Llewyn is kicked around by life but his own foot is in on the action.

In the Q and A after the showing Coen sang Isaac’s praises. It seems that if not for him there would have been no movie. He and his brother Ethan (with whom he co-directed, co-wrote and co-produced the film) first looked for a musician to play the lead as they wanted to be sure that they had someone who could sing and play the guitar well enough to avoid dubbing. But they found no one with the acting ability to carry a film. So they looked “for a needle in a haystack” and sought an actor who could do the music. “We found the needle,” in Oscar Isaac. 

The legendary T Bone Burnett was executive music producer for the film and Coen mentioned how great it was to work with him (they'd previously collaborated on O Brother Where Art Thou?) he later noted that Timberlake is a “musical genius” who made contributions to the film beyond acting. Indeed, Llewyn Davis remains one of the most enjoyable working experiences in his film career and one of his favorite of his films. Evidently working with cats is not particularly easy but neither is working with horses as he has done before. Coen sited horses and weather as two variables that can make filming difficult.

One young female audience member asked him about the scene in which the nightclub manager tells Davis that a woman got to sing at his club because she slept with him. “Why did you feel the need to include that?” (Dear me, would someone ask Spielberg why he included gun violence in Saving Private Ryan?). Patiently Coen explained that these were the type of choices people have had to make in the music and film industries and the movie is in no small part about the choices we make in trying to attain success. Maybe the woman was “triggered” by the scene, which is something I wouldn’t make light of, but doses of harsh reality are always going to be included in films.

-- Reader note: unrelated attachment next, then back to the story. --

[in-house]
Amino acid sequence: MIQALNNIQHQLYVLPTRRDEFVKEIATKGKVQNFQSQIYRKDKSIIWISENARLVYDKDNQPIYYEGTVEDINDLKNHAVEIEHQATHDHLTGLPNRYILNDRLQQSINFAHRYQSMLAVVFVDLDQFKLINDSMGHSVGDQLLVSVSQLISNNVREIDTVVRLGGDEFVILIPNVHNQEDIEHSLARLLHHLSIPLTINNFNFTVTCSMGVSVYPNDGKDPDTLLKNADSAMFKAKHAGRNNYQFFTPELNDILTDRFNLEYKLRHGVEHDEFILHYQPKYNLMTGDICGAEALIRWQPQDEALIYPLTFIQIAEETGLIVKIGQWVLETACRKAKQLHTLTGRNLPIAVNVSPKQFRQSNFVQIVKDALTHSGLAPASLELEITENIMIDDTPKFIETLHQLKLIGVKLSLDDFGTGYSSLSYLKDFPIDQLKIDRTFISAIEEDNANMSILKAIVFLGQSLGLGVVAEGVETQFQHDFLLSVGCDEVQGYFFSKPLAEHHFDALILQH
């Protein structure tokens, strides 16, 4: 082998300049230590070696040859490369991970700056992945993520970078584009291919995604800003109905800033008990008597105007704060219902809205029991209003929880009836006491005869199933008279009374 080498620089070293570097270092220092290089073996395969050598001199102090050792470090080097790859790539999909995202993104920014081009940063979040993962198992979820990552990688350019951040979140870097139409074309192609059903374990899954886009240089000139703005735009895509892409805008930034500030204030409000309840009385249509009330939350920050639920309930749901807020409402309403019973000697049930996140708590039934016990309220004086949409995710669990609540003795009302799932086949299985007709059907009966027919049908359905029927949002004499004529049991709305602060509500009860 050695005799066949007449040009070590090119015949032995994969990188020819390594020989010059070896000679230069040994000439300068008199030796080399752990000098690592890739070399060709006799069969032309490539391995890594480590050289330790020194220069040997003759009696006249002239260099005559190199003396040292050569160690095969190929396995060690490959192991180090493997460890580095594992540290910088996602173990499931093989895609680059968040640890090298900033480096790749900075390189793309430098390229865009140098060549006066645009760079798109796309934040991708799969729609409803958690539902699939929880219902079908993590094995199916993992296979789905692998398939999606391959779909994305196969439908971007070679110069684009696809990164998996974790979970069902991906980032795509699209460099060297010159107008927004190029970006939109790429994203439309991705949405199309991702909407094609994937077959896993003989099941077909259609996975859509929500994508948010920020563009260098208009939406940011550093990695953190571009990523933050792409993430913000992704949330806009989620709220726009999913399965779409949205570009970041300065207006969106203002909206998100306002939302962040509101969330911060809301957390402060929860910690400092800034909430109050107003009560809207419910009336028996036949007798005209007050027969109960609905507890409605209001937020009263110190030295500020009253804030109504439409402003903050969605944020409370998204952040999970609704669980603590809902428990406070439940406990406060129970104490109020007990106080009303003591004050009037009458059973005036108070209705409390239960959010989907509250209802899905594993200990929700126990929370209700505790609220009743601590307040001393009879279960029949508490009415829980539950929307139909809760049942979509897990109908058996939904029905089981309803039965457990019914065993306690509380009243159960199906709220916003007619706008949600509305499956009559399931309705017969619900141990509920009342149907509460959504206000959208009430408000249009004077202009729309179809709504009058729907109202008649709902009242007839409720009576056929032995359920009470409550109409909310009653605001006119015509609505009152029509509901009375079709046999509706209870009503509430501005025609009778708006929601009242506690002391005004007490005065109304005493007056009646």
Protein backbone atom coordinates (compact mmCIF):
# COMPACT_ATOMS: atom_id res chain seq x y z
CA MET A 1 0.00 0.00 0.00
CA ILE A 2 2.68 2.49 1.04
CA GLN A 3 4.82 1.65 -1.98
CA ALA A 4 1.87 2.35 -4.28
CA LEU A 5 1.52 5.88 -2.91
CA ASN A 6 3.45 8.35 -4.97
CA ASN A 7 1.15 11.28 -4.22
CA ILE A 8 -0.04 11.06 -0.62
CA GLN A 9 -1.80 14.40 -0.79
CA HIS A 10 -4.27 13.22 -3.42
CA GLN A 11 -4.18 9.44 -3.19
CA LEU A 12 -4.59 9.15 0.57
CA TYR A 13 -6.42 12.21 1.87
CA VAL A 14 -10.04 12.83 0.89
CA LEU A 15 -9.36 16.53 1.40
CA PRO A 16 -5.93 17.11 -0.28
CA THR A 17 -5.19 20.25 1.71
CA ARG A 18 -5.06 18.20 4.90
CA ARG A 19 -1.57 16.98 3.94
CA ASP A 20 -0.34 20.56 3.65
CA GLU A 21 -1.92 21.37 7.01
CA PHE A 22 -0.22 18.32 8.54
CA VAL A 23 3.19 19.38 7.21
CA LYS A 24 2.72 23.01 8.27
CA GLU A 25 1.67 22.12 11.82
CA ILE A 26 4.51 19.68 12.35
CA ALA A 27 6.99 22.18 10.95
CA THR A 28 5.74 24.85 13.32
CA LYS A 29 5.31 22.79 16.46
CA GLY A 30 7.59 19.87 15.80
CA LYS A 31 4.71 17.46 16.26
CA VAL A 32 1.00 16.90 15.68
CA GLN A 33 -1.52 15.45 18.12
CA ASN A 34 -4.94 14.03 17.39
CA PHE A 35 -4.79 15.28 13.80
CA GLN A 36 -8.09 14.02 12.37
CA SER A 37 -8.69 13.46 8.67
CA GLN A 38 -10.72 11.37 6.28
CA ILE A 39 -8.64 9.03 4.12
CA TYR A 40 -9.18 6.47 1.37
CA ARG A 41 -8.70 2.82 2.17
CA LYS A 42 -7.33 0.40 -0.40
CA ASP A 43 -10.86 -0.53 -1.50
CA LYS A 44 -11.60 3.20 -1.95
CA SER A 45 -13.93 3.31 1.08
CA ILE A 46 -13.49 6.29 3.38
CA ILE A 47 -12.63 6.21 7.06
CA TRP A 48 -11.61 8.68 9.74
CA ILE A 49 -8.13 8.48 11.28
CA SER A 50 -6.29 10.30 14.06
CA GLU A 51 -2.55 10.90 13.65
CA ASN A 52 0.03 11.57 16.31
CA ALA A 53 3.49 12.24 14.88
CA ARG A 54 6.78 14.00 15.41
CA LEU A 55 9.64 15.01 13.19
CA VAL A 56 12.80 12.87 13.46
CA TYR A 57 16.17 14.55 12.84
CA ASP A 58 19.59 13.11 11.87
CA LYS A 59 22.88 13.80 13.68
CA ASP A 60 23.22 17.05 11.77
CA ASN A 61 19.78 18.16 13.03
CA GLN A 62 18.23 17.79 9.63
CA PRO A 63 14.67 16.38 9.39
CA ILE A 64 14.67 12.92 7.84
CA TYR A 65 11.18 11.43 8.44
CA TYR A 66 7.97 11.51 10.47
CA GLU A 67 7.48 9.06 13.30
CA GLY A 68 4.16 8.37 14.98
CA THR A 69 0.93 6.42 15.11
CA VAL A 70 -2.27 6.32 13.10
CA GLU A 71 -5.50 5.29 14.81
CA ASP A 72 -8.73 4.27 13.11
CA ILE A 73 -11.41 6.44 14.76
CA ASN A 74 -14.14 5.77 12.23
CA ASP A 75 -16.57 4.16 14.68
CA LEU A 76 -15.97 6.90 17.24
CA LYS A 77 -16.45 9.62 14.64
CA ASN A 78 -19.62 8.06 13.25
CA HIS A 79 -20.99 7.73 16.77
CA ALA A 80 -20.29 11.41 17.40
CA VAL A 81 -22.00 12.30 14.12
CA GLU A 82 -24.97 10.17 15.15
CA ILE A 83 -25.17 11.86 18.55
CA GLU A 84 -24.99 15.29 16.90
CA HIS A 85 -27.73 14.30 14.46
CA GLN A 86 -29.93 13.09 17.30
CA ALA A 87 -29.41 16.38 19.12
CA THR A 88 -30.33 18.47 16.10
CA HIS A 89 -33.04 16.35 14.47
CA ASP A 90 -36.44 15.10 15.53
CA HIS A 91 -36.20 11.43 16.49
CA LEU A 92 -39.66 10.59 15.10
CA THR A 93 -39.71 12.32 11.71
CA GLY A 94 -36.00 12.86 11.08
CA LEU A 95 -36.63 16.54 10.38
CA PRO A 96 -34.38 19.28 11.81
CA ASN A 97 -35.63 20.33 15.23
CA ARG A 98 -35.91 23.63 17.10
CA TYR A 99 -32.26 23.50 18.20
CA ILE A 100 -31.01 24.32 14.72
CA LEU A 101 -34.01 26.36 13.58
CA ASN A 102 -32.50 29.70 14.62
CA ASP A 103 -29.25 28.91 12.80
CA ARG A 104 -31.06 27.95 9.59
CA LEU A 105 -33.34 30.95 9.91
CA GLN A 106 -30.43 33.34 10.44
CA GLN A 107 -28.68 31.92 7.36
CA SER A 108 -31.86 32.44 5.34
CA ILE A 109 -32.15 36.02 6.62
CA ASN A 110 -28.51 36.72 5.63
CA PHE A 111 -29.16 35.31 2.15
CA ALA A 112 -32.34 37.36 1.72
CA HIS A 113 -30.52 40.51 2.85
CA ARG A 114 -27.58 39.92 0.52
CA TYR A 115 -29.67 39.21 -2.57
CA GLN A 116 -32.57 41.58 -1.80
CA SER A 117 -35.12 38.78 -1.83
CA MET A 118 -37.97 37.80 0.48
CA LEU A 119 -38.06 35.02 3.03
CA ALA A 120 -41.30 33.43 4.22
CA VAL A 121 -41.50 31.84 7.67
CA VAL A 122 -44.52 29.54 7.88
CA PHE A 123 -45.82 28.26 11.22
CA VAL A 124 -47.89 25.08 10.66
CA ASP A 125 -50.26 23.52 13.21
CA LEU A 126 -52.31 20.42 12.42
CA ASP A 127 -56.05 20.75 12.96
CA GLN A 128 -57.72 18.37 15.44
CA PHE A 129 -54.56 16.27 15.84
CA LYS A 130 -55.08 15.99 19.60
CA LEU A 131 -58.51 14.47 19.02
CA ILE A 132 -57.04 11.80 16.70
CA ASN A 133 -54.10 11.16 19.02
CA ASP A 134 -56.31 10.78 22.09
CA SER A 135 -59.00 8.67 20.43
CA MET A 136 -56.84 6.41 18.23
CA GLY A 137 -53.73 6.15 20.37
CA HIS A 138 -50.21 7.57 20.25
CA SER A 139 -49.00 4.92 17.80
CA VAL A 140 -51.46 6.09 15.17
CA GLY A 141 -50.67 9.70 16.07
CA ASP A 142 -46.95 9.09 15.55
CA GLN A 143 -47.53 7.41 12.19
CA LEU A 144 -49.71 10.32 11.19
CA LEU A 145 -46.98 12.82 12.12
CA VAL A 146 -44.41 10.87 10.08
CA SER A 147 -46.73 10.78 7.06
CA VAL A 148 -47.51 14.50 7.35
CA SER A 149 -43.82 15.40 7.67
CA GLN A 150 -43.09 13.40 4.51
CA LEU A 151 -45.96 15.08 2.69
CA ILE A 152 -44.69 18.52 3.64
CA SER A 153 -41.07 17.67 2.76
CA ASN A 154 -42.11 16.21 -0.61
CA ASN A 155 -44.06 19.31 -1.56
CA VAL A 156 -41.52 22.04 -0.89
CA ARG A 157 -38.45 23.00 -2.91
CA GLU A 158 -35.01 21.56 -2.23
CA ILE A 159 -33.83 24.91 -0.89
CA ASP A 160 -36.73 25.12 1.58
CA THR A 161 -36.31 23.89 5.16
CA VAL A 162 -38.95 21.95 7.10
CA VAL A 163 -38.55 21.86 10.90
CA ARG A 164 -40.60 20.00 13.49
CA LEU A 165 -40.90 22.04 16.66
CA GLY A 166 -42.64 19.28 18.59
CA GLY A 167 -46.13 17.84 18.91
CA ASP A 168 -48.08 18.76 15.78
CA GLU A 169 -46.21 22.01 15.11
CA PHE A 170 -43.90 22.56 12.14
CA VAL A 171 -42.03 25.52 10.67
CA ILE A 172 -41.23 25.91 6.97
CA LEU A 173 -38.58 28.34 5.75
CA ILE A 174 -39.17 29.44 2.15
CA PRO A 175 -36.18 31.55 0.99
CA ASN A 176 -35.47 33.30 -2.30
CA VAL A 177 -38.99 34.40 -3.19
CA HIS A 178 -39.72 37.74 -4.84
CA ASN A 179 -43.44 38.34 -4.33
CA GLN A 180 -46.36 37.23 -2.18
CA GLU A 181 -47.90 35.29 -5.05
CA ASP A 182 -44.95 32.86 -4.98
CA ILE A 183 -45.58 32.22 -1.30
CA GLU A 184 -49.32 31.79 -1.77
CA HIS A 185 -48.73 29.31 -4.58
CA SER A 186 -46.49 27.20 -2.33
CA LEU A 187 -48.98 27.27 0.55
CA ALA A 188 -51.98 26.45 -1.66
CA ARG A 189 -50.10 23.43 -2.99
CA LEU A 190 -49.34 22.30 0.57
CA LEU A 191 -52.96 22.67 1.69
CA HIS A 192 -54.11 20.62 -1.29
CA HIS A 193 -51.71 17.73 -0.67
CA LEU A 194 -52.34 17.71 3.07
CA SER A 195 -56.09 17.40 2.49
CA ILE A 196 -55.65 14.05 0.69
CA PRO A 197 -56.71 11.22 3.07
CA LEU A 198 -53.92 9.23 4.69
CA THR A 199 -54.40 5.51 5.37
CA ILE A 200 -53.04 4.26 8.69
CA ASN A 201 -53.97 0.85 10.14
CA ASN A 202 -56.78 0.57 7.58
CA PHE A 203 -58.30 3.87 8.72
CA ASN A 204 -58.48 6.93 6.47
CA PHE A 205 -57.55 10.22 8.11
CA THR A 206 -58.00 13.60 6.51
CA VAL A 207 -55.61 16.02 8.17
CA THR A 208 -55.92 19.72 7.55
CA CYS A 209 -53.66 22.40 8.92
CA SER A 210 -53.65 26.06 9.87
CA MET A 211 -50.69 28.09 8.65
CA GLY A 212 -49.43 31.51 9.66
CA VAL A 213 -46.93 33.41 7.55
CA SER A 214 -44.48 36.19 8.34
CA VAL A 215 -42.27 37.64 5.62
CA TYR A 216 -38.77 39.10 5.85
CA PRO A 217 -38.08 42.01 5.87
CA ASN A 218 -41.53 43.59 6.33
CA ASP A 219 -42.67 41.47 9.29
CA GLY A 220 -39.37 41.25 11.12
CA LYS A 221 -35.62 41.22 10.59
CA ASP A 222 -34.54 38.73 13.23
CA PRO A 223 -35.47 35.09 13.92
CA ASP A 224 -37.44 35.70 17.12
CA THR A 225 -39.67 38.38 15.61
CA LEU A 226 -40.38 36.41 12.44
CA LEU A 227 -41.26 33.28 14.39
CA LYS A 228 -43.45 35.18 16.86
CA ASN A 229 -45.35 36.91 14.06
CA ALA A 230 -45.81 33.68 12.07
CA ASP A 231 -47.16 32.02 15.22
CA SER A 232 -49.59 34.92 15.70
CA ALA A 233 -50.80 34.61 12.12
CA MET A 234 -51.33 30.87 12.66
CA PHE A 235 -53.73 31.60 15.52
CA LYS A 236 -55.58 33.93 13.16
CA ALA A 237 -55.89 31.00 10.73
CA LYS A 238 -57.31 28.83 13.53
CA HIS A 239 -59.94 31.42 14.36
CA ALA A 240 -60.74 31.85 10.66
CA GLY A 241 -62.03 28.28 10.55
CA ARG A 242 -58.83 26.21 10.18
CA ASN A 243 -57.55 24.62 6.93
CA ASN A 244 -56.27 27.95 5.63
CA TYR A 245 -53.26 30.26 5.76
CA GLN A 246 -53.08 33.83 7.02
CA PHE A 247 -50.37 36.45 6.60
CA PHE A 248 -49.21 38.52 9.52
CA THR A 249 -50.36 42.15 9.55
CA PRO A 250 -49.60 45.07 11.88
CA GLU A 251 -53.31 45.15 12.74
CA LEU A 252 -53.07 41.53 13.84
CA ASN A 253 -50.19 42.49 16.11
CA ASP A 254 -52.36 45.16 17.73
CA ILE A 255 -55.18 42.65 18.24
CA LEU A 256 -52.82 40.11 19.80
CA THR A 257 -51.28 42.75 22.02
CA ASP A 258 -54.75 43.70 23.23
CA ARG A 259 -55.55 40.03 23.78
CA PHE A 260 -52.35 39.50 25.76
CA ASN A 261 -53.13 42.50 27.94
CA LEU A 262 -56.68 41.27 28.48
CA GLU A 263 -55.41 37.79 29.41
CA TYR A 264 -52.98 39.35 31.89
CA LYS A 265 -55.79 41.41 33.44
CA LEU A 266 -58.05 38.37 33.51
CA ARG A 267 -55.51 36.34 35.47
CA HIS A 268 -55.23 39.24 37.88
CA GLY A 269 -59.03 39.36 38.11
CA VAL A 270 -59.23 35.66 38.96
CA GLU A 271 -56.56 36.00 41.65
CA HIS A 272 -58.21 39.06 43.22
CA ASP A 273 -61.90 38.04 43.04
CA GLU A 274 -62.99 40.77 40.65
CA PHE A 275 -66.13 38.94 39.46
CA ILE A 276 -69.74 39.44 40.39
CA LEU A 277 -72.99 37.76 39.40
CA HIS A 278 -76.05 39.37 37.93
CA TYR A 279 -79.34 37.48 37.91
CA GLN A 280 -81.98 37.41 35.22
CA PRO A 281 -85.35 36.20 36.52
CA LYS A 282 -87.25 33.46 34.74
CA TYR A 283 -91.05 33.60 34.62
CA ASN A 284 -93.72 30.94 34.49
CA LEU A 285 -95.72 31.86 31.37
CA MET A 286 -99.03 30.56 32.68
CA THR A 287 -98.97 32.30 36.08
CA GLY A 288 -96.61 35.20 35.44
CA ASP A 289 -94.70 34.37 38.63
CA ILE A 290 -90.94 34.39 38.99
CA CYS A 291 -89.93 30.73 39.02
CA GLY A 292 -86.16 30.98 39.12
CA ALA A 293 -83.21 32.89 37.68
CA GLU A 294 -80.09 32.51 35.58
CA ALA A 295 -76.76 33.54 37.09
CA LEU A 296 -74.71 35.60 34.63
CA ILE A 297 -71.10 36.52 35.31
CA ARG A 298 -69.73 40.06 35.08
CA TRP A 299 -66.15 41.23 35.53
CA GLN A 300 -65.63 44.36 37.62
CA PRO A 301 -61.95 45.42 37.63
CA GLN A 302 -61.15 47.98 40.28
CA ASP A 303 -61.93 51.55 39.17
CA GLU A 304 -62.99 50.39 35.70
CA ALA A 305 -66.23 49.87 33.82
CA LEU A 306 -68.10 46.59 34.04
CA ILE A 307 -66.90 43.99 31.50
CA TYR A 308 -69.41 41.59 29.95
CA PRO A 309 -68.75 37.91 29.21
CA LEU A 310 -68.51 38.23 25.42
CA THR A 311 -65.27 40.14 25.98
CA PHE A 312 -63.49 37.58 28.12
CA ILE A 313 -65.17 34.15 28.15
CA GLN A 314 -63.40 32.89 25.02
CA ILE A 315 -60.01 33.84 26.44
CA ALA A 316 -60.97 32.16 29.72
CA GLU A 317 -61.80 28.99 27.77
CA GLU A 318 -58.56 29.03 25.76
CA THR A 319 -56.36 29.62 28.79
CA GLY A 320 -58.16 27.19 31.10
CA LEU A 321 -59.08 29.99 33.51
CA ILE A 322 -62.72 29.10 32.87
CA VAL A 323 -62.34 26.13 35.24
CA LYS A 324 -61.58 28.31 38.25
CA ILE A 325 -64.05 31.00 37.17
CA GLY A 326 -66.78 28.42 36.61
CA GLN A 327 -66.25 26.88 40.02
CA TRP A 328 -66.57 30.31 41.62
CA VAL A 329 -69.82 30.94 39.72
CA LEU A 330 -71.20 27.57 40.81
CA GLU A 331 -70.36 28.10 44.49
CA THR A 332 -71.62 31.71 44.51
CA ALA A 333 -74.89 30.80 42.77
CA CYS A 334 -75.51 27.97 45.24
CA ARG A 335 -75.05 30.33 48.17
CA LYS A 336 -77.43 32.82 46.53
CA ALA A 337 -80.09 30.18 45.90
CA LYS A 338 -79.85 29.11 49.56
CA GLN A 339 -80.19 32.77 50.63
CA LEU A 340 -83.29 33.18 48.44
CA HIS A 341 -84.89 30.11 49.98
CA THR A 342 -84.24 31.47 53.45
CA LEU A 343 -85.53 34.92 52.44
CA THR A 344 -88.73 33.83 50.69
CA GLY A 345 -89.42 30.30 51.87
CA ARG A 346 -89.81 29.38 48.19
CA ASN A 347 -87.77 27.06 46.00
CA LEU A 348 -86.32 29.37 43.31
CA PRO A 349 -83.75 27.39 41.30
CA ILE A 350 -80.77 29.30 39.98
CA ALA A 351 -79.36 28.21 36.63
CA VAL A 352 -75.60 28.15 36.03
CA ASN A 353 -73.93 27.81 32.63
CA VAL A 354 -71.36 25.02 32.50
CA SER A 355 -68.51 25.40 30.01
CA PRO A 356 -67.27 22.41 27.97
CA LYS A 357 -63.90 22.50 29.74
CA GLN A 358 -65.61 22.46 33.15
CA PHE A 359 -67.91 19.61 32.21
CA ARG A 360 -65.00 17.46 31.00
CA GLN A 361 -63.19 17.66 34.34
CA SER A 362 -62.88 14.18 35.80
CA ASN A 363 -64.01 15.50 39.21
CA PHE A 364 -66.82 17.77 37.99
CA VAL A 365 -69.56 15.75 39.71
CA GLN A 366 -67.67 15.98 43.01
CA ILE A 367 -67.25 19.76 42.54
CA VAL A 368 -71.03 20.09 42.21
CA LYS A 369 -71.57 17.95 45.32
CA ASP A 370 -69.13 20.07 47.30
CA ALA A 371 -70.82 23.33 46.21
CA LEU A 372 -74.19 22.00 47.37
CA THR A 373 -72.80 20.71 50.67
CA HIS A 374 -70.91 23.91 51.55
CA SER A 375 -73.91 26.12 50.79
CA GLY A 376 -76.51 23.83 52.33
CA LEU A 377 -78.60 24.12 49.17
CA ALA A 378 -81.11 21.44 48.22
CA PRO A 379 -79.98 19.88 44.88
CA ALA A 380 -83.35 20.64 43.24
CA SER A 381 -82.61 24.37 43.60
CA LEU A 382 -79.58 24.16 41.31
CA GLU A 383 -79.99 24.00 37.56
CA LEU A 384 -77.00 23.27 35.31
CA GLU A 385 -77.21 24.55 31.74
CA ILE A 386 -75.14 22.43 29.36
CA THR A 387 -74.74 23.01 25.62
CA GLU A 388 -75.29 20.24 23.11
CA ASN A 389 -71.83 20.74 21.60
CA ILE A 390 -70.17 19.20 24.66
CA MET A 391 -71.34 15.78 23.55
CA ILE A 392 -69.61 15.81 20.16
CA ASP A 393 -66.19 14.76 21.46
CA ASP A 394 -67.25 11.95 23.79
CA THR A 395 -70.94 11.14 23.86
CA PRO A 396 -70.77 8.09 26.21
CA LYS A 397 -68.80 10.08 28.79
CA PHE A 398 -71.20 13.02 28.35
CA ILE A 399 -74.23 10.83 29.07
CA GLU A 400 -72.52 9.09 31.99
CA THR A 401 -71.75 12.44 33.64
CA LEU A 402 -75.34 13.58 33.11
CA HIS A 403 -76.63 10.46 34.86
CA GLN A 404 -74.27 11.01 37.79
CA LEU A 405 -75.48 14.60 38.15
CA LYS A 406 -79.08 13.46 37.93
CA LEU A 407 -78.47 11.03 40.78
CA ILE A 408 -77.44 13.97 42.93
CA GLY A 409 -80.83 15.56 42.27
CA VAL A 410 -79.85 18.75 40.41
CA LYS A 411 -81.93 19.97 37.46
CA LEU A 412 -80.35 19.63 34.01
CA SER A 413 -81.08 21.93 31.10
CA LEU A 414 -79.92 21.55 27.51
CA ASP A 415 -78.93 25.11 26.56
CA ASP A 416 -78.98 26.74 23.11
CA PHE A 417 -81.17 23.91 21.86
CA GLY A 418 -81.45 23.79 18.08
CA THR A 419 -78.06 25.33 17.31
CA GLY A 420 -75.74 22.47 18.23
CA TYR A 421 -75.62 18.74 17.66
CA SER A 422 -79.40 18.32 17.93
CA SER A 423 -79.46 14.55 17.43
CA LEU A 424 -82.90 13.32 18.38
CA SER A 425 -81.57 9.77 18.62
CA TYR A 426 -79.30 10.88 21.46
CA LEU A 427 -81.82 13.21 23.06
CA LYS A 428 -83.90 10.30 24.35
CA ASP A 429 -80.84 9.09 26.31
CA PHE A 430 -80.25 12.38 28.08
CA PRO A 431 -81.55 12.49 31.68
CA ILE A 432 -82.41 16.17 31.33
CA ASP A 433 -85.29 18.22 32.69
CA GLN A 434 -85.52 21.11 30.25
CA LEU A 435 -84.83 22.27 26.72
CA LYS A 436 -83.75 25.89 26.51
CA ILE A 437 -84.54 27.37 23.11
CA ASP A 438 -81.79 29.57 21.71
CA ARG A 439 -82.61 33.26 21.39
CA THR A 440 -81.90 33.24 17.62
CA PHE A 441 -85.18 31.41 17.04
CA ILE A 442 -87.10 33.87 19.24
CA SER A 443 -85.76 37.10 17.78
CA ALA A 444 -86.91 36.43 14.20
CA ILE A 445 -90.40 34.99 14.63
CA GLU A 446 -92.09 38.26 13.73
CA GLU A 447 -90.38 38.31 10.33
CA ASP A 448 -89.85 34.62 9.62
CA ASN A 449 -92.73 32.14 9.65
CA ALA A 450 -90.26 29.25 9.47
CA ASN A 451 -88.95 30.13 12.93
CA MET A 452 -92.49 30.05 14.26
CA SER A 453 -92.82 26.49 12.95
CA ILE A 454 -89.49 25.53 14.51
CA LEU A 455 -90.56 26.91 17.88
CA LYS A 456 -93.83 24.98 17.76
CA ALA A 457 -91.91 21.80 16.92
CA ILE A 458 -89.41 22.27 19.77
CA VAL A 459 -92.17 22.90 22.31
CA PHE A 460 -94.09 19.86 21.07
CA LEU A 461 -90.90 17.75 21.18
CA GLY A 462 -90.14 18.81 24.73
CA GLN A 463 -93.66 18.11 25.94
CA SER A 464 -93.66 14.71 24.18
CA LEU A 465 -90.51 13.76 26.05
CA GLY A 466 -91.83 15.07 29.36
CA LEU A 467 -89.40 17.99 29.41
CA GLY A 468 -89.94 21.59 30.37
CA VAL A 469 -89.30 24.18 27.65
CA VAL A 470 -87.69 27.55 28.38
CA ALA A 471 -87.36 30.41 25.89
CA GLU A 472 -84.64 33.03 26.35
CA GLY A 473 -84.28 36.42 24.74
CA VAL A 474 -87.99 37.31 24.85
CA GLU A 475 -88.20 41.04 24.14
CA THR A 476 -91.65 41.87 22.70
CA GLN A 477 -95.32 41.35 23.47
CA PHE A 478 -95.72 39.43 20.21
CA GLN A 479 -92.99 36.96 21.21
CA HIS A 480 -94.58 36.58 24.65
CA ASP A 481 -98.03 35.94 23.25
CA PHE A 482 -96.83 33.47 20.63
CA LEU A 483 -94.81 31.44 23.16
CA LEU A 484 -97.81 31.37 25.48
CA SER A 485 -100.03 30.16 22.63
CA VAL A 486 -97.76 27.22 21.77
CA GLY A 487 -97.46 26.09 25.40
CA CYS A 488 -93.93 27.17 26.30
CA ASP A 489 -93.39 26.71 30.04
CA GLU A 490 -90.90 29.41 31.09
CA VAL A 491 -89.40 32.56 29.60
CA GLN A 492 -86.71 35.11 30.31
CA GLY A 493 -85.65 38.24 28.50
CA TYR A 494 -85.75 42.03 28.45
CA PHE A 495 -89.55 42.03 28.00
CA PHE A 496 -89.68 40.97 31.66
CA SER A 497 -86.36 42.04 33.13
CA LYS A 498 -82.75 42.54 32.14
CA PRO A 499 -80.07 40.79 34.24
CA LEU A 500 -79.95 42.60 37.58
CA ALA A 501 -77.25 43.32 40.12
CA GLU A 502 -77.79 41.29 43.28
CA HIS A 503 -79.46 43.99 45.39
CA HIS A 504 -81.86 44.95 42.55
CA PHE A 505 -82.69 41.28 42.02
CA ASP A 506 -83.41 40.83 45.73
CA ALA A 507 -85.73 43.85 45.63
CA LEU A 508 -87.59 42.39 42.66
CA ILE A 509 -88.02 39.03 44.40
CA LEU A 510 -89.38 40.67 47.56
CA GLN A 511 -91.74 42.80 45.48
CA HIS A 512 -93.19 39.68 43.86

Yours truly asked two questions. One was about the scene in the subway car in which some of what we see is from the cat’s perspective. How did you come up with that bit of genius, I wanted to know. “I don’t know,” Coen confessed. But he described the making of the scene, which included utilizing a subway museum. I also asked if he knew of Bob Dylan’s reaction to the movie, as a fictional Dylan appears at the end. Coen said that Burnett told him about the film and he knows Dylan saw it but has no idea what his reaction was. (Someone needs to find out.)